The Young Foundation approached NPC to be the evidence partner for its Education Incubator and Investment Fund, known as ‘The Young Academy‘. The Academy provides specialist capacity development and risk capital to early-stage enterprises working to raise the attainment of disadvantaged young people.
Over the course of four years, we will be working with 60 ventures from London, Nottingham and the South East to help them develop their theory of change, capture relevant impact data and ultimately evaluate their impact.
So far, we have worked with around 40 organisations, some of whom are piloting their ideas, some with a more developed delivery model, and some who are scaling up. As the ventures are at different stages of development, we are working with each on a one-to-one basis, providing bespoke support, as well as developing some written materials.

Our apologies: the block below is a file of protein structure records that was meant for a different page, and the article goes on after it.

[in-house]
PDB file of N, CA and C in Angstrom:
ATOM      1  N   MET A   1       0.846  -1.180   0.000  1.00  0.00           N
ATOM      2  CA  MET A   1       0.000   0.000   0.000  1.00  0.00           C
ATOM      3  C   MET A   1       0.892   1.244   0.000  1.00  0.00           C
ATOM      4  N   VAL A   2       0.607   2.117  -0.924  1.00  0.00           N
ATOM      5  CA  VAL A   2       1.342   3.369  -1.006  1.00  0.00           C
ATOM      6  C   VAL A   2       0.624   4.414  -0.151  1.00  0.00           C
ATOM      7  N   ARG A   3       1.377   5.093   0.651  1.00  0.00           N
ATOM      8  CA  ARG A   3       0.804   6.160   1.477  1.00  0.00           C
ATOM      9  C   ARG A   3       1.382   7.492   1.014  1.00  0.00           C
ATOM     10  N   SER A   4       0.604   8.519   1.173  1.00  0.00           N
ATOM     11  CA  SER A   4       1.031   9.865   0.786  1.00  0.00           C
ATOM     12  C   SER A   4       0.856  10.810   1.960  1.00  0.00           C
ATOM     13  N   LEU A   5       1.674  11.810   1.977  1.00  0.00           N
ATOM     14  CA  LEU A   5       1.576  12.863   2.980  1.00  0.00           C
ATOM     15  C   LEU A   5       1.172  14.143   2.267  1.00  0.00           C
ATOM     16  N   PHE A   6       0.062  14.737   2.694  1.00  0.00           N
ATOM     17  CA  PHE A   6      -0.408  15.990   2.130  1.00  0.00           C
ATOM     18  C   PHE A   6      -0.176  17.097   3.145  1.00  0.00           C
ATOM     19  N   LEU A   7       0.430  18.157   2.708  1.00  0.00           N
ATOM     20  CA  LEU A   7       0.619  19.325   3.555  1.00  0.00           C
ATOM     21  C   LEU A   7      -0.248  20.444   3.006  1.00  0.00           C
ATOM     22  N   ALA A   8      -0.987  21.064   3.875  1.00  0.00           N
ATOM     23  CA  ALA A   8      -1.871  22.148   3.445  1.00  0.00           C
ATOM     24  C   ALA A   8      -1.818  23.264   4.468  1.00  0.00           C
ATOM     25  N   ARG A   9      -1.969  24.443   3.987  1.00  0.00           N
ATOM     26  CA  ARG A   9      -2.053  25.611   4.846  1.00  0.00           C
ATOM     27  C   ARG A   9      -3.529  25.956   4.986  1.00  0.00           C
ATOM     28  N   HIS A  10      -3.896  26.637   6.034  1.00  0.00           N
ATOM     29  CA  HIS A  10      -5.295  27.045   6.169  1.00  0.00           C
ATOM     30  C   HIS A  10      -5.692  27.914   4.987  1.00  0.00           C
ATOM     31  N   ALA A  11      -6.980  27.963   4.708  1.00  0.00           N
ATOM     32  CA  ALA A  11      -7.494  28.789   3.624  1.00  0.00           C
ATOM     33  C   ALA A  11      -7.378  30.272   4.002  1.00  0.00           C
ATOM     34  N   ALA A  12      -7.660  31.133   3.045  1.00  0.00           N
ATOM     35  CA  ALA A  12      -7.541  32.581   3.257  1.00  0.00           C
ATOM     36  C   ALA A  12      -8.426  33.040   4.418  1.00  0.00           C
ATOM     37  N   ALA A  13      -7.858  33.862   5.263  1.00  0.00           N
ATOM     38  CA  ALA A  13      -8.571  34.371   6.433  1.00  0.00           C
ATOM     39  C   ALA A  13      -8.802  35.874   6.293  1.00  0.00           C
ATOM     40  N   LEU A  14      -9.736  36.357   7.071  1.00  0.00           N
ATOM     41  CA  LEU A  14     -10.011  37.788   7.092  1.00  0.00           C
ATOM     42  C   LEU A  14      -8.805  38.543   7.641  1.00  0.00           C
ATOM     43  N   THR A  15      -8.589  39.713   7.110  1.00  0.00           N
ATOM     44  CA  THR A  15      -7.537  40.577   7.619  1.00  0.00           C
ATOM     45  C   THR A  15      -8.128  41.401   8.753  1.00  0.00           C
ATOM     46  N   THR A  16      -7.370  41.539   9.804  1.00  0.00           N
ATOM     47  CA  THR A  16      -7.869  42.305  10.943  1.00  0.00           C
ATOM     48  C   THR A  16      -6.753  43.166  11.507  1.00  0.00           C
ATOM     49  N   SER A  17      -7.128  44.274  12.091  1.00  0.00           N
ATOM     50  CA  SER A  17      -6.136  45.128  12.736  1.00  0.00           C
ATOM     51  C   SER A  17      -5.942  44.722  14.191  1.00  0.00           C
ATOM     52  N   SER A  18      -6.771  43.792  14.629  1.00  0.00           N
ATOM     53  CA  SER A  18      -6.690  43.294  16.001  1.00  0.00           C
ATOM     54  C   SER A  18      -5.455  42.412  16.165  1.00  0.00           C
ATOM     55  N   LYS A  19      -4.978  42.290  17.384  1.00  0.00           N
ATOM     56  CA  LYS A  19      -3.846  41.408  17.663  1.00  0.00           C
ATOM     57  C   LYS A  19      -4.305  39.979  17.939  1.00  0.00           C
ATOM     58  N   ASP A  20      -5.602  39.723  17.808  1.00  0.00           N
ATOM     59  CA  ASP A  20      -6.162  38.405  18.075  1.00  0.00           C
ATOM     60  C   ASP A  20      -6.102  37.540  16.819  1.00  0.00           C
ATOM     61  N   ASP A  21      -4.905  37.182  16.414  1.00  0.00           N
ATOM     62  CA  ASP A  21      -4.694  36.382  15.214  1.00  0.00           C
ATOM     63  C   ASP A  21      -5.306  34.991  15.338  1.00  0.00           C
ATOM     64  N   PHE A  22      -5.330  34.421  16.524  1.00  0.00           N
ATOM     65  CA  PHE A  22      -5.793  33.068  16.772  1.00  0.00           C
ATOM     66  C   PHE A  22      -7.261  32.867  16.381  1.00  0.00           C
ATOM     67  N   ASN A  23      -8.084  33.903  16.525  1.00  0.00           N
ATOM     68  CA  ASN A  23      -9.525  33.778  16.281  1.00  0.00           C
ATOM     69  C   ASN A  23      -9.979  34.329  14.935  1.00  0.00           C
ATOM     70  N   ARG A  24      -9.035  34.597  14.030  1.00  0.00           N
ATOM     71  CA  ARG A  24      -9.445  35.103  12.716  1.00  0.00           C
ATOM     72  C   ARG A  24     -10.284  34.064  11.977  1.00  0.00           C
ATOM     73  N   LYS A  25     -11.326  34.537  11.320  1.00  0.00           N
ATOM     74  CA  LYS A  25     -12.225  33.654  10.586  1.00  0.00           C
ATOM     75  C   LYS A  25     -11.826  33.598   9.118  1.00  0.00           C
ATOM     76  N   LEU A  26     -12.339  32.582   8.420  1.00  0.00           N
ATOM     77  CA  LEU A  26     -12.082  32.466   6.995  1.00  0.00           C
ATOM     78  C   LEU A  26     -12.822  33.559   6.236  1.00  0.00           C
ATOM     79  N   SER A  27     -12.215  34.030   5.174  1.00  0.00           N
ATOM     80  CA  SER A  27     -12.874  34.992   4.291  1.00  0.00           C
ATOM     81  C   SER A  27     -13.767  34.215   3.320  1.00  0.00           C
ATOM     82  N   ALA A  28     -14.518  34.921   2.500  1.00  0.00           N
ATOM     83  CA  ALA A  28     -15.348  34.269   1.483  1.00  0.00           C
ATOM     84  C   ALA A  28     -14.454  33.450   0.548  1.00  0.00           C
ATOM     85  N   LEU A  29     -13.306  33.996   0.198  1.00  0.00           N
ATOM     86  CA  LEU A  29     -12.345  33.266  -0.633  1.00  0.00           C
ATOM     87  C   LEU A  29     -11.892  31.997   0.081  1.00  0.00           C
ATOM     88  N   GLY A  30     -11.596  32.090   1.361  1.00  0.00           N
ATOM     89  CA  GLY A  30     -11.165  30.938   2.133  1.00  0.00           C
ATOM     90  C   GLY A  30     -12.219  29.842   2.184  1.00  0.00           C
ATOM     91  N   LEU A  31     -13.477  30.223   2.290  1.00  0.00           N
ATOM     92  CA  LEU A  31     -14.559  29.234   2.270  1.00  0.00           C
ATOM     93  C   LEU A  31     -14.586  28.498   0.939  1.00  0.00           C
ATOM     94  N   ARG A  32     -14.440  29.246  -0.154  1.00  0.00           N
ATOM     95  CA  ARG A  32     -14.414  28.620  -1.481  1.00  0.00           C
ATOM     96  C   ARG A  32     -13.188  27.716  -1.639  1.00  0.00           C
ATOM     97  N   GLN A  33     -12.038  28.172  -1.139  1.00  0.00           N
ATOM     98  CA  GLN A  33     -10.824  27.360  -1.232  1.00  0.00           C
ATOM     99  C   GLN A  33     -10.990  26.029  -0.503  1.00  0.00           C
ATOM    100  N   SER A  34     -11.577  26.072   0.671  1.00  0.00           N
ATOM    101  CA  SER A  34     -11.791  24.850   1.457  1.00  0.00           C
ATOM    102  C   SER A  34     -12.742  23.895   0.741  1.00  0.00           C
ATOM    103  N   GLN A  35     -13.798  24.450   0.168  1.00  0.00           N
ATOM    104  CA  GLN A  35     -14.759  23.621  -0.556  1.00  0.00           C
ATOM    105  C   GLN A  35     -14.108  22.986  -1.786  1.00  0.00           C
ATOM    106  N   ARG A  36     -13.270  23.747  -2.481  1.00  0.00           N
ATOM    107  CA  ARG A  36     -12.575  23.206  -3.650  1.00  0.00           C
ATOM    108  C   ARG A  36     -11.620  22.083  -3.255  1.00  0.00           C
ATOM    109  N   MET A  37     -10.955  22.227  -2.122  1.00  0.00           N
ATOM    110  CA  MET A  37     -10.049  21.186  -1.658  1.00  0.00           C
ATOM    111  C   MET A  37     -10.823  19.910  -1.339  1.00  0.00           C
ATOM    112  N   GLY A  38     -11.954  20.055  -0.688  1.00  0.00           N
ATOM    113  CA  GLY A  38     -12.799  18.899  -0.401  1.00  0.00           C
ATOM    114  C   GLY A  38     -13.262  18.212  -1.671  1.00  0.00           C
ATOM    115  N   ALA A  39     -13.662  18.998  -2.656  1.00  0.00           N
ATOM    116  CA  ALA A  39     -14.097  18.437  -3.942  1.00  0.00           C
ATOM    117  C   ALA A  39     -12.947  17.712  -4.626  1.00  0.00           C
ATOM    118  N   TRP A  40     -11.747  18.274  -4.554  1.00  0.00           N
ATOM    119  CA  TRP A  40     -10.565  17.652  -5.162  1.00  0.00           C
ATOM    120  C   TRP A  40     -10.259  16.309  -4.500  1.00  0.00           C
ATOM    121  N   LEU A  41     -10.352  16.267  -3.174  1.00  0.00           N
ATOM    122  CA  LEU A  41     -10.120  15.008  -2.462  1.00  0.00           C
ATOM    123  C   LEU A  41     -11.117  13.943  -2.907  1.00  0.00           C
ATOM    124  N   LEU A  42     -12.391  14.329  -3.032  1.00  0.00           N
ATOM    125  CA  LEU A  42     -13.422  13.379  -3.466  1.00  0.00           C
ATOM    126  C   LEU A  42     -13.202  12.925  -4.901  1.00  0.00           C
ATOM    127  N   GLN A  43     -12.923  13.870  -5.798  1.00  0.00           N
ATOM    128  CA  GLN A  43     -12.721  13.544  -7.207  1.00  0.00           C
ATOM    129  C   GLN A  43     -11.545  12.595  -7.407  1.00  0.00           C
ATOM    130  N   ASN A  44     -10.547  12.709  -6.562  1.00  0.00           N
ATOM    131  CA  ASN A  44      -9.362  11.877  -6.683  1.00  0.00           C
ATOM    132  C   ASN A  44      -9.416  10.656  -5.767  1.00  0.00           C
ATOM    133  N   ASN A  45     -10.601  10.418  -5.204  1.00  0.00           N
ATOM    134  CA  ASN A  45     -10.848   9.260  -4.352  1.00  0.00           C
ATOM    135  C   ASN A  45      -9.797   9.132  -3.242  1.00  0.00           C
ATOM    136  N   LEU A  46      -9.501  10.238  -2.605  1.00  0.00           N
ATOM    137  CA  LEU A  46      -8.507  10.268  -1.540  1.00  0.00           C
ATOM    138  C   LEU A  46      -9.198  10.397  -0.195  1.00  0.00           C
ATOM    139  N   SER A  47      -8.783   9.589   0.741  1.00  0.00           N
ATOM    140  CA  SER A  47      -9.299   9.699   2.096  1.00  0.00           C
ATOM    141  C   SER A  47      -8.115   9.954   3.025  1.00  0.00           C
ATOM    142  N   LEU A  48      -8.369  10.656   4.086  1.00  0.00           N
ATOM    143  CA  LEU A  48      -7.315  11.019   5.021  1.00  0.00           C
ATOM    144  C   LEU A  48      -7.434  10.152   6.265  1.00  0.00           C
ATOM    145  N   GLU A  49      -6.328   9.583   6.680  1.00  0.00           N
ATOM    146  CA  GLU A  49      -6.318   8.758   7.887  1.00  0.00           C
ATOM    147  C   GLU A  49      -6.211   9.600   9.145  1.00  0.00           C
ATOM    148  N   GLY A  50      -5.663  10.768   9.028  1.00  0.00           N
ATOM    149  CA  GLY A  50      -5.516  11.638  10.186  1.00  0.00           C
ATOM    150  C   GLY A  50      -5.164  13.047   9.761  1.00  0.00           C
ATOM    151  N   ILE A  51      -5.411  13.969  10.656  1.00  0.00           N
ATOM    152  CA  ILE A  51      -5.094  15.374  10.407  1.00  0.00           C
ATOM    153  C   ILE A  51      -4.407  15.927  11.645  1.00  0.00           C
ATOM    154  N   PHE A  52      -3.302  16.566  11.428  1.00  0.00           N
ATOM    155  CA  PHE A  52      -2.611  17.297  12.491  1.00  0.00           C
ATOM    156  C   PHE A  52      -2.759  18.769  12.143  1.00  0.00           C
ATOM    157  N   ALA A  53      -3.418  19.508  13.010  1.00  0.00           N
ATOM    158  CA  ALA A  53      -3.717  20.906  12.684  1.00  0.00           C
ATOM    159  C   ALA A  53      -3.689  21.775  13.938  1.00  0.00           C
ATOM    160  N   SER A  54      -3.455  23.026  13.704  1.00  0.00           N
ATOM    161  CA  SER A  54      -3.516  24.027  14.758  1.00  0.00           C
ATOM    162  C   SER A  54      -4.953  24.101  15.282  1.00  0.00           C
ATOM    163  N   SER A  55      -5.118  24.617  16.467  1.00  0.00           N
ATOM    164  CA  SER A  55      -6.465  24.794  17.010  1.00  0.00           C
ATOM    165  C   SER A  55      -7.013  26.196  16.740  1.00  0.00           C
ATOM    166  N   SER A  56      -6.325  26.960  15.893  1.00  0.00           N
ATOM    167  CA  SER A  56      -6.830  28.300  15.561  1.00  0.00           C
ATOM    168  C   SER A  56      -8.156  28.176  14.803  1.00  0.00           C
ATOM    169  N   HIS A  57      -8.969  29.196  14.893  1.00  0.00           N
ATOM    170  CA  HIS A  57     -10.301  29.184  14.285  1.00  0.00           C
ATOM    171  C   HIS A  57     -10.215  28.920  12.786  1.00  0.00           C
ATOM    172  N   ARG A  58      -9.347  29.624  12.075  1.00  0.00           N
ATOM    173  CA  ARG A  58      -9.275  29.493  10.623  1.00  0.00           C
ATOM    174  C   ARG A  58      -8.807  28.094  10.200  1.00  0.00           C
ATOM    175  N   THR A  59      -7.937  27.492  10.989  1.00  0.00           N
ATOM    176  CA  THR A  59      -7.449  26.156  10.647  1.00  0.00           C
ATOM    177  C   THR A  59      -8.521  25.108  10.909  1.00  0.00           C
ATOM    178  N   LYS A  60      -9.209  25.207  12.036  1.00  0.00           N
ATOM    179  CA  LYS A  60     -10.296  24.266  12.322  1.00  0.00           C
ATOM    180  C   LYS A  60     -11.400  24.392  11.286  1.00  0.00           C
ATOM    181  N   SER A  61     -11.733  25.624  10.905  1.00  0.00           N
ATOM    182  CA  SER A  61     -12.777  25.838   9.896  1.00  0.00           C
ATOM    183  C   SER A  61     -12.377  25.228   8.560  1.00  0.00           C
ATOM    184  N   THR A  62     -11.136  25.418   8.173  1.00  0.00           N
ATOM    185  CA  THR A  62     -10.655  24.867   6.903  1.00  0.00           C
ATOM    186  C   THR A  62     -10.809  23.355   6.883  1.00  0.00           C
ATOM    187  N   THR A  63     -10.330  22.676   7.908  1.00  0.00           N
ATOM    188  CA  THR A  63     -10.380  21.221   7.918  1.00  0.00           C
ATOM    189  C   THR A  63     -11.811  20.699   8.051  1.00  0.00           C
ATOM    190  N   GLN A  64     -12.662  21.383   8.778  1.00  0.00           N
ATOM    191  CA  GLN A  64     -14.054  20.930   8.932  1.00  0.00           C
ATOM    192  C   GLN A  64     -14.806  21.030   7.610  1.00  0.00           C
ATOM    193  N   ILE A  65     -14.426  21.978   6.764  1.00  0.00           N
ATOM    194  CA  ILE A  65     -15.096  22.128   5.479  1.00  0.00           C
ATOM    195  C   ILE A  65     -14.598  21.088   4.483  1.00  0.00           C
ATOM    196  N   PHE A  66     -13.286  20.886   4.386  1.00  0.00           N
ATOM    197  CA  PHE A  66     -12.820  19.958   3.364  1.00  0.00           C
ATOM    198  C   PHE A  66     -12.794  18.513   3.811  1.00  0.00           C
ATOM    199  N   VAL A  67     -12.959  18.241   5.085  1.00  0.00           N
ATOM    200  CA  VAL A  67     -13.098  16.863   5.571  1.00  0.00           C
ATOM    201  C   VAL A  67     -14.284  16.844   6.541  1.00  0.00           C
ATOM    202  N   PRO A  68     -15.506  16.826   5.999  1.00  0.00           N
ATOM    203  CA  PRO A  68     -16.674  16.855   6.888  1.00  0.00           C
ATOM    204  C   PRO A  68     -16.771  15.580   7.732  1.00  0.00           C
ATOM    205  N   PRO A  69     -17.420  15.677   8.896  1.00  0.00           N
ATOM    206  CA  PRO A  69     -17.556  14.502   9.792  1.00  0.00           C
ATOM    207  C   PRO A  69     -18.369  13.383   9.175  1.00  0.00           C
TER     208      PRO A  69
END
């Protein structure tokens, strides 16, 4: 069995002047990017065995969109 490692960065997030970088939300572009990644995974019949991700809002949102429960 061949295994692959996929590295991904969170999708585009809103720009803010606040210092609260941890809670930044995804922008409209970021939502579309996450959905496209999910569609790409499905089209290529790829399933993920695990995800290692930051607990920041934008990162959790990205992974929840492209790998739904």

This guide is for people setting up new projects in the education sector. It offers step-by-step advice on what evidence and data to collect, and how to collect it. It is based on NPC’s experience of supporting around 40 organisations through the Young Foundation’s Young Academy education incubator programme.
A decade ago, the term ‘theory of change’ meant little to the UK charity sector. Seen as a piece of American evaluation jargon, it did not conjure up much enthusiasm. But today, more and more charities are using theories of change, and more and more funders are asking to see them. So what is a theory of change, and why is it so valuable?
A theory of change is a tool that allows you to describe the need you are trying to address, the changes you want to make (your outcomes), and what you plan to do (your activities). It can help you improve your strategy, measurement, communication and partnership working.